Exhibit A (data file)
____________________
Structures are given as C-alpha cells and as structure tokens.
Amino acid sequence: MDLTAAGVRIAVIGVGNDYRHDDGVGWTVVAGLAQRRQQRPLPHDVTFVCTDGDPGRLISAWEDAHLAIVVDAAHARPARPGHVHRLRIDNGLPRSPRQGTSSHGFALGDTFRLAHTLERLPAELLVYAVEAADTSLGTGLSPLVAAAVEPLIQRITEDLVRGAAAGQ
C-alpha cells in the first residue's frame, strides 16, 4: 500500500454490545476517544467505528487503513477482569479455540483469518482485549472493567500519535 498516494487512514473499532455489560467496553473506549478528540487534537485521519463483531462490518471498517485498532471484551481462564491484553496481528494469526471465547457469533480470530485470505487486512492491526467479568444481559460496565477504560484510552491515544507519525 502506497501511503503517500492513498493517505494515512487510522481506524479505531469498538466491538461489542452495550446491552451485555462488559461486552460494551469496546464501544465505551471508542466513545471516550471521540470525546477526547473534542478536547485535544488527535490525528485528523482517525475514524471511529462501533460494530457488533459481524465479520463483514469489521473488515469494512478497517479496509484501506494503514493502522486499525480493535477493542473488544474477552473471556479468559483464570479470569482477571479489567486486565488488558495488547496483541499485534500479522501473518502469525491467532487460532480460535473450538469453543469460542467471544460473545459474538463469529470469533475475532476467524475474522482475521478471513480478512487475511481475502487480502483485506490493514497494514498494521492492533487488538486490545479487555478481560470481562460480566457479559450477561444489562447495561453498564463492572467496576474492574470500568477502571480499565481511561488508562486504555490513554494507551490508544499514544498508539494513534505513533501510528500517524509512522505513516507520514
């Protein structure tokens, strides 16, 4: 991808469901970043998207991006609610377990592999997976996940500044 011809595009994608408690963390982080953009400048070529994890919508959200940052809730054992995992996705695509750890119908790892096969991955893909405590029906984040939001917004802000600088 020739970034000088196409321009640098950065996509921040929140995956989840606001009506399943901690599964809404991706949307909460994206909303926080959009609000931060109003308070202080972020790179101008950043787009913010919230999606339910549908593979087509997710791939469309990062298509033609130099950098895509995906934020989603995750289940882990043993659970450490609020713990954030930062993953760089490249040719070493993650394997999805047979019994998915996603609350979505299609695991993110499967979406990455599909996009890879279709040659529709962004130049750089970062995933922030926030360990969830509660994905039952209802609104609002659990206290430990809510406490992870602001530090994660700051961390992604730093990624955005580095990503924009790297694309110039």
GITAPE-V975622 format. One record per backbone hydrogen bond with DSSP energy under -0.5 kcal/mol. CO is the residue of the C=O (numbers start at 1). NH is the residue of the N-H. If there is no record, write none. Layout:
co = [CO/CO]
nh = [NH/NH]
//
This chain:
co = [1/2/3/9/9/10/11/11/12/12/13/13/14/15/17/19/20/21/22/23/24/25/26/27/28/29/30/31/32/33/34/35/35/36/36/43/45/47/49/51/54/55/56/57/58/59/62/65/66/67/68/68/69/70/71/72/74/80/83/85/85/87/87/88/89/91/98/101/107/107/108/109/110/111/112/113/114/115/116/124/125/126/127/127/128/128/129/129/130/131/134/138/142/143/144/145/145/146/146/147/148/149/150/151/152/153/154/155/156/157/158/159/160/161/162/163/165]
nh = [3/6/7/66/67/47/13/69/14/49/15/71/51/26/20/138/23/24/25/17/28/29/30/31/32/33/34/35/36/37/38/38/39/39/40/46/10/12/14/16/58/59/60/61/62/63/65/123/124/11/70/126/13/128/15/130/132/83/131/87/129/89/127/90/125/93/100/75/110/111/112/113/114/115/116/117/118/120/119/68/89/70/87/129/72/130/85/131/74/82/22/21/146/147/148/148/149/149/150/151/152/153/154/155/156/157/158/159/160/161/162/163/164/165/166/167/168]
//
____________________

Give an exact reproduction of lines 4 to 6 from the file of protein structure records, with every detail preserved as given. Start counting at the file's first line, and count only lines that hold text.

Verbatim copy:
């Protein structure tokens, strides 16, 4: 991808469901970043998207991006609610377990592999997976996940500044 011809595009994608408690963390982080953009400048070529994890919508959200940052809730054992995992996705695509750890119908790892096969991955893909405590029906984040939001917004802000600088 020739970034000088196409321009640098950065996509921040929140995956989840606001009506399943901690599964809404991706949307909460994206909303926080959009609000931060109003308070202080972020790179101008950043787009913010919230999606339910549908593979087509997710791939469309990062298509033609130099950098895509995906934020989603995750289940882990043993659970450490609020713990954030930062993953760089490249040719070493993650394997999805047979019994998915996603609350979505299609695991993110499967979406990455599909996009890879279709040659529709962004130049750089970062995933922030926030360990969830509660994905039952209802609104609002659990206290430990809510406490992870602001530090994660700051961390992604730093990624955005580095990503924009790297694309110039």
GITAPE-V975622 format. One record per backbone hydrogen bond with DSSP energy under -0.5 kcal/mol. CO is the residue of the C=O (numbers start at 1). NH is the residue of the N-H. If there is no record, write none. Layout:
co = [CO/CO]